University of Pennsylvania researchers conducted a clinical trial to test whether giving lisdexamfetamine (LDX), a psychostimulant currently approved to treat attention deficit hyperactivity disorder and binge-eating disorder, would improve the cognitive performance of menopausal women who complained of cognitive difficulties. The study showed an improvement in executive functions among the women after taking the drug, although the importance of that improvement is unclear.
This news release draws a flag for disease-mongering. The assumption of the release is that there is a large population of menopausal women who require treatment for menopause-related cognitive dysfunction. However, such a need is never established by the release and hasn’t, to our knowledge, been established in the medical literature.
Should it really be “a major public health goal” to promote “healthy cognitive aging” among menopausal women? That’s the contention of one of the researchers who’s quoted in this news release, and it’s obviously a key part of the rationale for testing this drug in menopausal women. But while many women experience transient cognitive issues during menopause, it’s not clear that there are, in fact, a large number of women who experience symptoms significant enough to interfere with their functioning or relationships (the threshold that would warrant treatment). And if such women don’t exist in large numbers, it’s questionable whether the primary goal here is improving the public’s health or the financial health of LDX manufacturer Shire. Let’s recall that within the past few months, Shire has successfully petitioned to have this drug, originally used for attention deficit hyperactivity disorder, approved for treatment of binge-eating disorder — a condition that some feel was created with significant help from the drug industry and which Shire has been aggressively marketing to the public with an “awareness” campaign. So its attempts to expand the use of this drug to a new population deserve careful scrutiny. Is this based on a real public health need? Or is this is drug in search of a new market — one that Shire will create for itself if necessary?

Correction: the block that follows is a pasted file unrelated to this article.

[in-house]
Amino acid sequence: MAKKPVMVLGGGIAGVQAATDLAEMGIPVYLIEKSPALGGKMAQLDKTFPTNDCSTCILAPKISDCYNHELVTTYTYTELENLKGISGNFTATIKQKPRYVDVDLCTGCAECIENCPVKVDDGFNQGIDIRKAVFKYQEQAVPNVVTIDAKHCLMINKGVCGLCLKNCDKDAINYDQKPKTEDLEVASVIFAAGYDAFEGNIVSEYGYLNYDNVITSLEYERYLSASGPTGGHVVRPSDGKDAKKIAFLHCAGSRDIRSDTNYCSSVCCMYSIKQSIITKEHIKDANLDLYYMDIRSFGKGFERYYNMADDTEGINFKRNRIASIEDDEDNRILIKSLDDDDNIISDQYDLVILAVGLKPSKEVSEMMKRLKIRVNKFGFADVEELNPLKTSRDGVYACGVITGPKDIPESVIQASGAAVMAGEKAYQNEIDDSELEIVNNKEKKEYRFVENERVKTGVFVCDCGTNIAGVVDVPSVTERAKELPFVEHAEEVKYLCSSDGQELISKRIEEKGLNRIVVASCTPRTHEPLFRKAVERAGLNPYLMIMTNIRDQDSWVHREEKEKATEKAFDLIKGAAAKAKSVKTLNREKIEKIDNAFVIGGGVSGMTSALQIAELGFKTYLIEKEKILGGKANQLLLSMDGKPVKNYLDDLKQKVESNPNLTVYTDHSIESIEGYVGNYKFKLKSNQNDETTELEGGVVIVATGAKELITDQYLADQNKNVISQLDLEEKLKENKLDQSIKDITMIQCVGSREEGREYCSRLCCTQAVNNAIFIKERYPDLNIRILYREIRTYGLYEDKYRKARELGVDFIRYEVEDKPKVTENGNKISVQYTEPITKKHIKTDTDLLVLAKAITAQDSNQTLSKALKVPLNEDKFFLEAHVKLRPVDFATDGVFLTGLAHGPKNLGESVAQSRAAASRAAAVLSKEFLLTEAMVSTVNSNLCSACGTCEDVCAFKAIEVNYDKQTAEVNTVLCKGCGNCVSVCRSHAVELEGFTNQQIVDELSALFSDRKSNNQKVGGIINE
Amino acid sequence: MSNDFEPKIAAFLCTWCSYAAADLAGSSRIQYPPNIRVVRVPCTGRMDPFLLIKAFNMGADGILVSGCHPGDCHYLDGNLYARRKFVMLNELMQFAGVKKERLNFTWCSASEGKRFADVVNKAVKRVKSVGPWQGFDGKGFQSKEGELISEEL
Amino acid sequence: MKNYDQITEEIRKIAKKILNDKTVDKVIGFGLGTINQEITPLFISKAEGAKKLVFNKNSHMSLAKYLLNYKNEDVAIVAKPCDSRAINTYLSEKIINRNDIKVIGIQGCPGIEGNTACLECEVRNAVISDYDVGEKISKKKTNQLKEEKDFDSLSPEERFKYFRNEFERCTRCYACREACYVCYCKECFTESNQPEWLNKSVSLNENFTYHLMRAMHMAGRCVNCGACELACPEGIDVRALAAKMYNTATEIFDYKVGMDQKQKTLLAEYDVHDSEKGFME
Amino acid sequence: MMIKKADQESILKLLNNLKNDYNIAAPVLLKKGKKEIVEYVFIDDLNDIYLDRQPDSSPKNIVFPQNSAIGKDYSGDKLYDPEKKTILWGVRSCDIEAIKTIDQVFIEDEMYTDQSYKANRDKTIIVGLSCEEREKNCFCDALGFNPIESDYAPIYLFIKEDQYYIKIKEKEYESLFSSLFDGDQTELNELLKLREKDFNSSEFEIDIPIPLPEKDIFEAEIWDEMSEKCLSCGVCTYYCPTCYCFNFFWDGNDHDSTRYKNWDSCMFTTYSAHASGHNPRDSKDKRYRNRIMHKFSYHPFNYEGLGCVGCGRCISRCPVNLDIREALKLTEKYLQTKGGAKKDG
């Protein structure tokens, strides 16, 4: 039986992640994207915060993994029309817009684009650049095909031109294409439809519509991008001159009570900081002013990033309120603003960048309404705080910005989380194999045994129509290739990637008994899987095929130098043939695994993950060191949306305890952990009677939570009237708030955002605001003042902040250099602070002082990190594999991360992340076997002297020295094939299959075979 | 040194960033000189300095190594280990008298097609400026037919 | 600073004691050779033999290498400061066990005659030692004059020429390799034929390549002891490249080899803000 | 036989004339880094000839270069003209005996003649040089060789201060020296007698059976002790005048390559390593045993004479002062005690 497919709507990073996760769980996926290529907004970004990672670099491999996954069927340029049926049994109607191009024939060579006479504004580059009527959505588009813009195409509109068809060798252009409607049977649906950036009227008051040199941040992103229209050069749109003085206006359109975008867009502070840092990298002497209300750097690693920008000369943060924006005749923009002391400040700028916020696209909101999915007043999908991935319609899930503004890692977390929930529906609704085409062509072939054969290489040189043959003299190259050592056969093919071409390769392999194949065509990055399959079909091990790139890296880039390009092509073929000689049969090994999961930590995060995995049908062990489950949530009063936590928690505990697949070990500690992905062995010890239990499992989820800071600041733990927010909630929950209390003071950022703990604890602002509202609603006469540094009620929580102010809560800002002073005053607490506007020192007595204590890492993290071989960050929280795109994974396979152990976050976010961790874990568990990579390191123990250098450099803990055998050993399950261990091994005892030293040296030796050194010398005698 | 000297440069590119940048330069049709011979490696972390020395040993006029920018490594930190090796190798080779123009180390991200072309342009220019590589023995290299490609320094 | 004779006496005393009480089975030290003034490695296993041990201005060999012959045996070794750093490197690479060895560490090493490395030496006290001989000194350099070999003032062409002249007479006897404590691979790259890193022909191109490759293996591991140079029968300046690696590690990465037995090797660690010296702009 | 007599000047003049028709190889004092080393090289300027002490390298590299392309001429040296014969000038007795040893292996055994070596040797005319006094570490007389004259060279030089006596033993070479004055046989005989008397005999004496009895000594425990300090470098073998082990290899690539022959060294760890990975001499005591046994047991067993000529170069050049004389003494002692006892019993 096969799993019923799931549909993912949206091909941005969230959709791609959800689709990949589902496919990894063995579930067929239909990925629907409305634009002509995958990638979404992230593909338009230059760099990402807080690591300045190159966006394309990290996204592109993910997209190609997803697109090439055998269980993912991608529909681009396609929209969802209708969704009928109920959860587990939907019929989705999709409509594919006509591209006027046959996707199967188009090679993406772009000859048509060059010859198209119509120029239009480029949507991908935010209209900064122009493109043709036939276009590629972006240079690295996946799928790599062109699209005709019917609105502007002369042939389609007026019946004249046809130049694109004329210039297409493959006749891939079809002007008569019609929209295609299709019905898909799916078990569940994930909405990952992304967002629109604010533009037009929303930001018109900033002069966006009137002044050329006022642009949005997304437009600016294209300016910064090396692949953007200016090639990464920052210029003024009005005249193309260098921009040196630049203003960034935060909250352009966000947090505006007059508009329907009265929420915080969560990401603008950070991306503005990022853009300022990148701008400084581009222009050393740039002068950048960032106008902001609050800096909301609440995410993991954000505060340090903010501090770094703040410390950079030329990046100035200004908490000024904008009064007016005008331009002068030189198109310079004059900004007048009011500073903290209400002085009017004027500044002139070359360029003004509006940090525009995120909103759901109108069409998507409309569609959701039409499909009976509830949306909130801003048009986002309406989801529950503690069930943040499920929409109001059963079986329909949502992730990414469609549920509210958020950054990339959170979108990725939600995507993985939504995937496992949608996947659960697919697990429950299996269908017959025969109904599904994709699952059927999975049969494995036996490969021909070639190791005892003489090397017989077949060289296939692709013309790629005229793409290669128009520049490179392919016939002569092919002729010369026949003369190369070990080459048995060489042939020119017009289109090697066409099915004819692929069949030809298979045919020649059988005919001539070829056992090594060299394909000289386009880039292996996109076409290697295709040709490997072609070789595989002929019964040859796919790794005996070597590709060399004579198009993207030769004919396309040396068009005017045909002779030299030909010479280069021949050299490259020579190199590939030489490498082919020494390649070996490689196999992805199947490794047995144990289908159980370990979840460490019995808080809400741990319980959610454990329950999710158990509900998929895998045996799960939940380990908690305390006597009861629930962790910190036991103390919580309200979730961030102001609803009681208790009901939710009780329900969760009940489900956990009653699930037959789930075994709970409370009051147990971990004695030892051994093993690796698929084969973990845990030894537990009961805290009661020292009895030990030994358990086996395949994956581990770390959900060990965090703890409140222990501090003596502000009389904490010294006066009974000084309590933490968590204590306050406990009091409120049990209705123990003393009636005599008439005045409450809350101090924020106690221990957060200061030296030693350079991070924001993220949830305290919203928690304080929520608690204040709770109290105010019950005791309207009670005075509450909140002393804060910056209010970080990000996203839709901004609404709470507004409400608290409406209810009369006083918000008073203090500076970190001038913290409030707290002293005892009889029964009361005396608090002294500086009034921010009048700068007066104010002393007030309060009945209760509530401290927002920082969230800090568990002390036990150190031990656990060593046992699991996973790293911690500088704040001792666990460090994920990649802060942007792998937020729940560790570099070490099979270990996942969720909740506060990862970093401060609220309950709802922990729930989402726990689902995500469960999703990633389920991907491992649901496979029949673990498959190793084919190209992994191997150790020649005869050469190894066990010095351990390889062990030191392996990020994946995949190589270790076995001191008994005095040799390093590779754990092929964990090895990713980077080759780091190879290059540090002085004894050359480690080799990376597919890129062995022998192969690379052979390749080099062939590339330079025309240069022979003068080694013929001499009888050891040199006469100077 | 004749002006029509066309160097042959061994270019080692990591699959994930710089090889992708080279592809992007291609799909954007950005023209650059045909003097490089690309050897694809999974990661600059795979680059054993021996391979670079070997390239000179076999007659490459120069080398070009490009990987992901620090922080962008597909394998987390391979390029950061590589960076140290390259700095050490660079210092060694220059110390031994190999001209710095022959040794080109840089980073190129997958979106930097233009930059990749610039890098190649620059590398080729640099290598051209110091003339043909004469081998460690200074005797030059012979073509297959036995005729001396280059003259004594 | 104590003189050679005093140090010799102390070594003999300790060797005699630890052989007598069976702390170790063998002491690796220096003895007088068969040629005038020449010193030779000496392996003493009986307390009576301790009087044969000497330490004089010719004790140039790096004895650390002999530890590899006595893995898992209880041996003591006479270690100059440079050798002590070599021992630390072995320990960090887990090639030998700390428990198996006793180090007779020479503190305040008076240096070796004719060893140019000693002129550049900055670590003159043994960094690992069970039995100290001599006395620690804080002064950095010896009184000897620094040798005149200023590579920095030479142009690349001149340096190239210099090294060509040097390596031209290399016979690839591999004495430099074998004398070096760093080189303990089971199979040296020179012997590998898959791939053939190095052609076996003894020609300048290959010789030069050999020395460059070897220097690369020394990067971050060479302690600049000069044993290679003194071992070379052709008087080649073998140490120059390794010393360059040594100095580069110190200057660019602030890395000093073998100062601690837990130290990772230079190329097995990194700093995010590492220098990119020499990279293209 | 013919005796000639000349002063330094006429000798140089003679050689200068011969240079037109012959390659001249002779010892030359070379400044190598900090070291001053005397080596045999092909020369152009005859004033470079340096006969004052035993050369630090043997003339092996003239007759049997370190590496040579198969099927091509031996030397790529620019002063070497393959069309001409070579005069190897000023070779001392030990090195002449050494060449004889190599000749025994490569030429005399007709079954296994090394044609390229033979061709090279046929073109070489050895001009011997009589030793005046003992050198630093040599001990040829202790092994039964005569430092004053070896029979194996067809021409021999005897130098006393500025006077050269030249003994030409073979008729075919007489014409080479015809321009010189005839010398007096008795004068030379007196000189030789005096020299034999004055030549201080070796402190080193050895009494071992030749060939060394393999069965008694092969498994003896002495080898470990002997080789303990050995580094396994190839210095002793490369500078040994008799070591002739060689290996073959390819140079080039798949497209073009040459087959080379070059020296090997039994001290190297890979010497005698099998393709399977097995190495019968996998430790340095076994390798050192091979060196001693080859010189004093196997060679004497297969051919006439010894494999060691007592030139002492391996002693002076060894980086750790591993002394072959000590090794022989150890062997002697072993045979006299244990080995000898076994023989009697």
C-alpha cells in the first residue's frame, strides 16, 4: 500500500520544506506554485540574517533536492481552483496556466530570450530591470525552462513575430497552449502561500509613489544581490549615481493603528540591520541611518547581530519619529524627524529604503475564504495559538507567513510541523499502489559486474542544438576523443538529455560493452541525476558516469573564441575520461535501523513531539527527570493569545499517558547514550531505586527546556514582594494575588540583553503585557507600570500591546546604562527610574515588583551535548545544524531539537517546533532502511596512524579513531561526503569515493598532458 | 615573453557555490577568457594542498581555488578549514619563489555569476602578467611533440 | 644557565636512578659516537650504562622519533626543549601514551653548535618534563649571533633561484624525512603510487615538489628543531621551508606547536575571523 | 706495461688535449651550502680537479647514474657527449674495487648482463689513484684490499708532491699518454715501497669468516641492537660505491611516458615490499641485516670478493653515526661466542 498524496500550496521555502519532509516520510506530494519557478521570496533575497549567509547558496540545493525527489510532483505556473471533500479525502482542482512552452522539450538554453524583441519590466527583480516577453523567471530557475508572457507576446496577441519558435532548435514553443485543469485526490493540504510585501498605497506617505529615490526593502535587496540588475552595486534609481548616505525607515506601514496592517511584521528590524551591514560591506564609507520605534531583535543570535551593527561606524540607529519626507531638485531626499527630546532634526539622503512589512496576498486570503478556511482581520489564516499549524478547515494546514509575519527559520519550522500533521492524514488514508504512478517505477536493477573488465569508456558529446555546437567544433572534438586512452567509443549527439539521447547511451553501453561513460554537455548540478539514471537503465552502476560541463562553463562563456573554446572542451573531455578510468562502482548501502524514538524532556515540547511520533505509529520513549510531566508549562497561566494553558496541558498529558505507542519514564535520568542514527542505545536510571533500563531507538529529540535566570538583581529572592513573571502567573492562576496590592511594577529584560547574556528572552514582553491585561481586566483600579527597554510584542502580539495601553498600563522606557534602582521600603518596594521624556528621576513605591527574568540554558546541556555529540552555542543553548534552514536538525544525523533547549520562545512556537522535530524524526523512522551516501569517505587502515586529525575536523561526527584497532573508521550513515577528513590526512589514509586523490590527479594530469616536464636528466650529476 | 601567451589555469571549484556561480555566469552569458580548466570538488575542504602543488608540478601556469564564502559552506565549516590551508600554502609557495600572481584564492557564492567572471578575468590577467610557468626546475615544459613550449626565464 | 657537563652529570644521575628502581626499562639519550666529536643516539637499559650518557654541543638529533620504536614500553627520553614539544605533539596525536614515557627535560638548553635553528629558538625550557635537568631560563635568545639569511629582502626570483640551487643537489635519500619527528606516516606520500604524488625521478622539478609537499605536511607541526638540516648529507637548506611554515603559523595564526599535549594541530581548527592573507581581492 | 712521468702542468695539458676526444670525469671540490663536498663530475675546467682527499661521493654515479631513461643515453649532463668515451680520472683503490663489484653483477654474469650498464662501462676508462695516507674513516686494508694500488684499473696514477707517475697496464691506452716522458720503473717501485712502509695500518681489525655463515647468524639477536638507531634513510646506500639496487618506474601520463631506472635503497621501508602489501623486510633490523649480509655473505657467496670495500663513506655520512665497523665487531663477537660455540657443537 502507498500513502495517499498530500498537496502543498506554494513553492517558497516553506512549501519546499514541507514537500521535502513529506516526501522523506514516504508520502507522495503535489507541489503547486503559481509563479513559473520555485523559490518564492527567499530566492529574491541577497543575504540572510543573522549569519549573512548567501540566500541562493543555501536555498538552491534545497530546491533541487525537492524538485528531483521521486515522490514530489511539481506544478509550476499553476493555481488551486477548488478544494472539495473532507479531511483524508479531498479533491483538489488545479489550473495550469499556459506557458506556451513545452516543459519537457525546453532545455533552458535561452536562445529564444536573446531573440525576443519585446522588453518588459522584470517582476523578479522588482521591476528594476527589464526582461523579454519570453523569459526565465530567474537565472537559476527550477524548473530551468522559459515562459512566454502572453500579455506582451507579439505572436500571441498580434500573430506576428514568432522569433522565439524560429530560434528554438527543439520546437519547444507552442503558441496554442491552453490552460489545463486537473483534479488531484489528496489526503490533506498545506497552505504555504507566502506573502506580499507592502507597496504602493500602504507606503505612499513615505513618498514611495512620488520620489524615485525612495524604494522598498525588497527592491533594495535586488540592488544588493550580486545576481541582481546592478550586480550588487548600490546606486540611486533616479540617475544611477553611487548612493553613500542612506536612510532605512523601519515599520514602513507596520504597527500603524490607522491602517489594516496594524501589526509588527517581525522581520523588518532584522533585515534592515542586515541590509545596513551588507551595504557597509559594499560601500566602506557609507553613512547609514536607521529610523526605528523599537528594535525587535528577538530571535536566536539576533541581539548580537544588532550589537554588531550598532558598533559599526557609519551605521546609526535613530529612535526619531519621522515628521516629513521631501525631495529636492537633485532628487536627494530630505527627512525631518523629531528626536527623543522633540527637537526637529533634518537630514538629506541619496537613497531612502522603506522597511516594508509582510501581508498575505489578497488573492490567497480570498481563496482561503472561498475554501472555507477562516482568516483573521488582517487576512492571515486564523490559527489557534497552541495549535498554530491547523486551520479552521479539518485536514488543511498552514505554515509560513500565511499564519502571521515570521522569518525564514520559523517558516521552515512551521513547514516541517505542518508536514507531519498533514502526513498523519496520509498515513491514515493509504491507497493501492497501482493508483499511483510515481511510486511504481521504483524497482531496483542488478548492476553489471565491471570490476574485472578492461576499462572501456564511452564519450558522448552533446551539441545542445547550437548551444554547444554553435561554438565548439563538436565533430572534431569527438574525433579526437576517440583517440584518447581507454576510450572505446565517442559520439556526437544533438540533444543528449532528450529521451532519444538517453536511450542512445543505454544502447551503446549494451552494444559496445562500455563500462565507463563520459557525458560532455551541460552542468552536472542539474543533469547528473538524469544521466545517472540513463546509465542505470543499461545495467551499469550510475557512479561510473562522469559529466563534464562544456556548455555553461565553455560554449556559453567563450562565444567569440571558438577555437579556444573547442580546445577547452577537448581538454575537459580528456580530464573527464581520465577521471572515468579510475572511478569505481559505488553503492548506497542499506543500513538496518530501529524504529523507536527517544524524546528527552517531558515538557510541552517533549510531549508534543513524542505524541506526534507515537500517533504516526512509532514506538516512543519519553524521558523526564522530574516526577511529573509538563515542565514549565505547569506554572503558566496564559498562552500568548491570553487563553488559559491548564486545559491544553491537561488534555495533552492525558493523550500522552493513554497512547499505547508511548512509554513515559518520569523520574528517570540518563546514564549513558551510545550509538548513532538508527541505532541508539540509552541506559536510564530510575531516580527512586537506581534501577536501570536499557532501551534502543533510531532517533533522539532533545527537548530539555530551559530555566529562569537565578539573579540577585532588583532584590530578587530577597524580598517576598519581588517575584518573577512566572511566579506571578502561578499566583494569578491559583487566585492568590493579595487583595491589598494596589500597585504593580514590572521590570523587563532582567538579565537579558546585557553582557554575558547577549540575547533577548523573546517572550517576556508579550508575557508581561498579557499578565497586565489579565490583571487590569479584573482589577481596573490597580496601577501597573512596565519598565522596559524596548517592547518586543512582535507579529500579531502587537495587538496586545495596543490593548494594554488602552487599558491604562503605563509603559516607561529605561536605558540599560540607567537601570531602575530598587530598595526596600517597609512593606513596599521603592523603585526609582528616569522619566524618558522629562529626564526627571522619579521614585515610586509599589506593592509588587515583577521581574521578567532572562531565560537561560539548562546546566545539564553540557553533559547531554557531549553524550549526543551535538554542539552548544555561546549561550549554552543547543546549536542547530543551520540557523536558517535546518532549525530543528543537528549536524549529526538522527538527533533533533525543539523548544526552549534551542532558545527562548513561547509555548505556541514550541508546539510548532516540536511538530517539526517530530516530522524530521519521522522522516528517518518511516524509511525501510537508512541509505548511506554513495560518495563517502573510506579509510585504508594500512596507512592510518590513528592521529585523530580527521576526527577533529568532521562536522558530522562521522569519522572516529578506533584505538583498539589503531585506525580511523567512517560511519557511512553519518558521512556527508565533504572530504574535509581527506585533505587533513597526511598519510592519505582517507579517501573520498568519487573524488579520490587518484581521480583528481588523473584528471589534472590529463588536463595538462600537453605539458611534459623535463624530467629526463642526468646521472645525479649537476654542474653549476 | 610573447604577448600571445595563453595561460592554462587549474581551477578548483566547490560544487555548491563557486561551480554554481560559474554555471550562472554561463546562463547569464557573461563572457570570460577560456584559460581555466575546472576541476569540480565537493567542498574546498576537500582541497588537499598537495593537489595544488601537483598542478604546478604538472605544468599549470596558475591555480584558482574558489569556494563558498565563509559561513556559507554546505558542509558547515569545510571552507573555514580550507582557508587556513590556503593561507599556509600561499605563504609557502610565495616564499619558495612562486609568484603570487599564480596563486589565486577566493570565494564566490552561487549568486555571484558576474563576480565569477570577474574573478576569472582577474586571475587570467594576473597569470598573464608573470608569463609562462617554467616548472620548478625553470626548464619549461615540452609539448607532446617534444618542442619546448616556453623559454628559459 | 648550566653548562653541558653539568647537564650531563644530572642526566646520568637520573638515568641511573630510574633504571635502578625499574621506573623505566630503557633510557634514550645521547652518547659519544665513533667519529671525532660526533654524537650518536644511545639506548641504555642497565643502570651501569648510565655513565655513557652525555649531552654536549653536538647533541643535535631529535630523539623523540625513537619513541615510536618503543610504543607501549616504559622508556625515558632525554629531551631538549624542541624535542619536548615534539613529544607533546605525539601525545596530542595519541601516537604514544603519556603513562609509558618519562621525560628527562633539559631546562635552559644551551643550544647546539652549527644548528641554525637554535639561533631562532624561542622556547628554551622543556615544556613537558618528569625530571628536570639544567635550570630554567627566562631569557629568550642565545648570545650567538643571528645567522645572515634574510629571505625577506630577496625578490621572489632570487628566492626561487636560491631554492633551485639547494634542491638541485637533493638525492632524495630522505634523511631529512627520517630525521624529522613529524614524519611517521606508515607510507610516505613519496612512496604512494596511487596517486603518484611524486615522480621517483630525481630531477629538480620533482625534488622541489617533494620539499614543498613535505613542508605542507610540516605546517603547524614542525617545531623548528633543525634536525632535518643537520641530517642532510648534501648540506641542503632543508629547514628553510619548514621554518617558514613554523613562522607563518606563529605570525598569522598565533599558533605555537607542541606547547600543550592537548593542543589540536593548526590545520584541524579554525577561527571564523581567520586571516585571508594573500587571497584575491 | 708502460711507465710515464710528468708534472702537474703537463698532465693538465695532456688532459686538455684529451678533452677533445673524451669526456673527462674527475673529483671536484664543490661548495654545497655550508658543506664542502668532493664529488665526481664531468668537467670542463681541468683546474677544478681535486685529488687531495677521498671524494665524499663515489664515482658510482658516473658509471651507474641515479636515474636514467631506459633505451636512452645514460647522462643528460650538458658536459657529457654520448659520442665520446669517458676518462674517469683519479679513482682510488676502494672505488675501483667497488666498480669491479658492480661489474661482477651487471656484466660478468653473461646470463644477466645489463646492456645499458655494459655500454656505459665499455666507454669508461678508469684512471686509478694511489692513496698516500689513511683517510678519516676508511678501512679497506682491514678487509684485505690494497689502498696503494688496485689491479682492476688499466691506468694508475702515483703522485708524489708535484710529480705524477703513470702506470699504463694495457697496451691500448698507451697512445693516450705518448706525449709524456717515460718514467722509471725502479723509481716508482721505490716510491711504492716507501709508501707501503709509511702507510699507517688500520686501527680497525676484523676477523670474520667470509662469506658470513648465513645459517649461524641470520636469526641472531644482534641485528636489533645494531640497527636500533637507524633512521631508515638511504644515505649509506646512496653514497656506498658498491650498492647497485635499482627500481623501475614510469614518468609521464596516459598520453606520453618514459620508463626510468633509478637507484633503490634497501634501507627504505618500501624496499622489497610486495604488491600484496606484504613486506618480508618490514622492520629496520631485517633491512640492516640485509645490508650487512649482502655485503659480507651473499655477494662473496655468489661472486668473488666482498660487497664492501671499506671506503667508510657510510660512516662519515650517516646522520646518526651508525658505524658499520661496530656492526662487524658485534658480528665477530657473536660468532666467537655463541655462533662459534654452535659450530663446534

There is no mention in the release as to the cost of LDX although, since it is routinely prescribed for ADHD, the cost for users should be easy to provide. A cursory search of the internet suggests that a 30-day supply could cost between $100 and $300, depending on the provider and insurance coverage. Nor is it clear from the release how long women would need to take the drug to ward off any cognitive decline, since the trial the release reports on only continued for several weeks. Providing that information would allow readers to accurately gauge the value of the treatment.
The release describes benefits like this: “The researchers found a 41 percent overall improvement in executive functions for women receiving LDX, compared to a 17 percent improvement when taking placebo medication.” And it points out that in four of the five areas of cognitive loss, those taking the drug experienced “significant improvements,” although it fails to provide specific details on those areas.
We’d add that on the objective measures of cognitive function (the neuropsychological tests where performance is externally graded), only 2 of 12 tests showed a statistically significant improvement, and these would not have been significant if the study authors had made the appropriate statistical adjustments for multiple comparisons. This is perhaps more of a problem with the study itself and the journal that published it rather than the release per se, but it’s a problem that deserves comment. And while the subjects’ self-rated improvements in function were greater, as would be expected, than the objective measures, it’s hard to know whether these statistically significant changes are clinically meaningful. In other words, are they large enough and durable enough to make a real difference in people’s lives? The release doesn’t say or give us any context for judging the importance of the benefit.